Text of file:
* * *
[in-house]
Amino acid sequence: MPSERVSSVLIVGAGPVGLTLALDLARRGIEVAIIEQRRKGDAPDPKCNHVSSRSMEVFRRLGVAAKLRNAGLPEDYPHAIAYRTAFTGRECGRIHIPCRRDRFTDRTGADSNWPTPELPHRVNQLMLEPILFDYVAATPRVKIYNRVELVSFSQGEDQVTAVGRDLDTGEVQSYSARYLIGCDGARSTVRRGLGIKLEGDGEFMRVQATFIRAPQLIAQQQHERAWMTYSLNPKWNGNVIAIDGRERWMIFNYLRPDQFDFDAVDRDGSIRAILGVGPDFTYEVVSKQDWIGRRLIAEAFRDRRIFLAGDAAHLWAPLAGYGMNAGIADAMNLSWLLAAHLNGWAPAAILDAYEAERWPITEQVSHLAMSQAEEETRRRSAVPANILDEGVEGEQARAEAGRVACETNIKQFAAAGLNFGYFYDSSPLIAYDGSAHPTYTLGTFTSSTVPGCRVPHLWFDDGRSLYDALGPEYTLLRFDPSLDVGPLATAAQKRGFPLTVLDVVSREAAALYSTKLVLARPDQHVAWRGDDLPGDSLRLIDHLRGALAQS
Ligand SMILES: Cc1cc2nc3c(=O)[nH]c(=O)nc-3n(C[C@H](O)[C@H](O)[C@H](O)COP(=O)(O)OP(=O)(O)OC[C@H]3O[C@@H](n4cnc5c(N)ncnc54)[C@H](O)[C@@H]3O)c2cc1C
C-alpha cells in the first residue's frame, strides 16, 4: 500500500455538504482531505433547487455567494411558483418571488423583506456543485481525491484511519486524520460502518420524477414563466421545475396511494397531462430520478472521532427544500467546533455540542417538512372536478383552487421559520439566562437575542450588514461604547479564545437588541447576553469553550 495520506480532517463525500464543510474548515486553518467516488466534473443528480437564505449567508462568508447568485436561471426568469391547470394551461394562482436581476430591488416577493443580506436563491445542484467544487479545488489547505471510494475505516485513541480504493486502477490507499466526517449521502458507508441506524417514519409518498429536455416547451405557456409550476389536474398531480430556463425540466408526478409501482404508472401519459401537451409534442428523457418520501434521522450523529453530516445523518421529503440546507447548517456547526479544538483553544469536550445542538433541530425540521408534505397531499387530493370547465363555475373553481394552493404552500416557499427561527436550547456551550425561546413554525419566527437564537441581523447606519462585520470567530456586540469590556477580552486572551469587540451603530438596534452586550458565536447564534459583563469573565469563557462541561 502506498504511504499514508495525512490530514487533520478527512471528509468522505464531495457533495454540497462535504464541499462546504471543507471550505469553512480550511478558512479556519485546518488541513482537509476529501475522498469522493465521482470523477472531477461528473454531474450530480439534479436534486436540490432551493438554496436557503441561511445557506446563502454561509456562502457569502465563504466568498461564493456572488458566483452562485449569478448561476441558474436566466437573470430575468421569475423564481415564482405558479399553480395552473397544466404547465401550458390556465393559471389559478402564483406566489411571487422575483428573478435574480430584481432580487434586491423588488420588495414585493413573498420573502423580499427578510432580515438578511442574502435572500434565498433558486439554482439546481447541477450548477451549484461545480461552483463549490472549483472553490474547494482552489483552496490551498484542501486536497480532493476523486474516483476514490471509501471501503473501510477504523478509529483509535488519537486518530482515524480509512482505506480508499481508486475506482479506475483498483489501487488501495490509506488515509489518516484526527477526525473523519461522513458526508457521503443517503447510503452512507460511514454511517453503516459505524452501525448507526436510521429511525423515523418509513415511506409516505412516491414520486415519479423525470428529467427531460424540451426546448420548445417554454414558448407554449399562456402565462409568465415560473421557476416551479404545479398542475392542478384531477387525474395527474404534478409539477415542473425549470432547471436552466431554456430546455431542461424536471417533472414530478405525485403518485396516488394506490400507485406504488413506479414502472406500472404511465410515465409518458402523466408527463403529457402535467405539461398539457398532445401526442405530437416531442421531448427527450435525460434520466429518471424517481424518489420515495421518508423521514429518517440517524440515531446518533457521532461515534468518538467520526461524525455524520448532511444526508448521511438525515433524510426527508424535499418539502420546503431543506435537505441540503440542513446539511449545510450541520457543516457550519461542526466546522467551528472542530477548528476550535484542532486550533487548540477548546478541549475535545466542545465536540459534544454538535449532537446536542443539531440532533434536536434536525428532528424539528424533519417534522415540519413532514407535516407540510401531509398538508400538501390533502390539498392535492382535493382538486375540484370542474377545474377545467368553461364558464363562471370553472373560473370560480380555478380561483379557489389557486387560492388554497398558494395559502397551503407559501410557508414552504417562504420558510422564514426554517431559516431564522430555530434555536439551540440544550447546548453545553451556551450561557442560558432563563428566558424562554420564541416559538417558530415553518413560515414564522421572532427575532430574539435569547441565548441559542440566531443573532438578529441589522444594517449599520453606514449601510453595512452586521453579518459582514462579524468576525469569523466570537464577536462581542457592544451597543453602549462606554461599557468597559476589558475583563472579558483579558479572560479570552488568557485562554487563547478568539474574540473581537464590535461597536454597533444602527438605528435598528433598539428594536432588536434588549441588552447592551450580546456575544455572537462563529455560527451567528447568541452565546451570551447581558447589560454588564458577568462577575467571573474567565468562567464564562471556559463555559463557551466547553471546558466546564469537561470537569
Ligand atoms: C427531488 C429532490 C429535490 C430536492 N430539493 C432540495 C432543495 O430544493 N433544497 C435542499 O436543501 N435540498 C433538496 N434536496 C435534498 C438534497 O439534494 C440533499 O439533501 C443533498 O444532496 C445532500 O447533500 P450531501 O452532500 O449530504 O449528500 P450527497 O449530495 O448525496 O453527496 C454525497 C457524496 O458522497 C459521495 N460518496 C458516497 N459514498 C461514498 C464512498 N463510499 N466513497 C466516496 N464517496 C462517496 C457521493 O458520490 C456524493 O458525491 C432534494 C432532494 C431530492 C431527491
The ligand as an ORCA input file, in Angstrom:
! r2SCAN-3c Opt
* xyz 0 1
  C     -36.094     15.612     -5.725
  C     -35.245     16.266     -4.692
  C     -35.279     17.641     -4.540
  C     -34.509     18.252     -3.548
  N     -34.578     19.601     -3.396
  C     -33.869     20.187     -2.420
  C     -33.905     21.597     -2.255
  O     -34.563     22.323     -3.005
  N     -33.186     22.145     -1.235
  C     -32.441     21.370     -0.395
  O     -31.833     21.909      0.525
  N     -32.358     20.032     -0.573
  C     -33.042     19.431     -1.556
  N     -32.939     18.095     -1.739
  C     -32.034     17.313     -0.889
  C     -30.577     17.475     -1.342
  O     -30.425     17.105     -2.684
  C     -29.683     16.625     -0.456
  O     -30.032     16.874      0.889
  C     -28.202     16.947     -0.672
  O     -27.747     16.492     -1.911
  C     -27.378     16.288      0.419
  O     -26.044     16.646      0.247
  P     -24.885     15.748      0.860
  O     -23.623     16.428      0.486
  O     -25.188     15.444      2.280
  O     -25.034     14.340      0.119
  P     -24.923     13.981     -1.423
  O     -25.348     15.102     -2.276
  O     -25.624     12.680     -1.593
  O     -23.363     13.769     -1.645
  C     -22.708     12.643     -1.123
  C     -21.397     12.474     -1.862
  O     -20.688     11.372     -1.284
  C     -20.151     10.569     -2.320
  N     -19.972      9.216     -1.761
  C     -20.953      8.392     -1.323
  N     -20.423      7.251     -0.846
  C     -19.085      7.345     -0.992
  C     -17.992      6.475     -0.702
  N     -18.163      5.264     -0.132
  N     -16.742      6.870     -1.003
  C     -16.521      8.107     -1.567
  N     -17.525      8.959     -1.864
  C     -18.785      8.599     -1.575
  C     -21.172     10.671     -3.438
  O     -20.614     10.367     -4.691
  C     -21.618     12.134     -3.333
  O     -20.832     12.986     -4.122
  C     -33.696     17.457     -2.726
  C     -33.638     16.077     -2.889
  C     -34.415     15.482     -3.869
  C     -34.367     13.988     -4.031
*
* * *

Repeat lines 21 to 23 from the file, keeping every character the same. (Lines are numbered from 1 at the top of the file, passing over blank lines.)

  C     -33.042     19.431     -1.556
  N     -32.939     18.095     -1.739
  C     -32.034     17.313     -0.889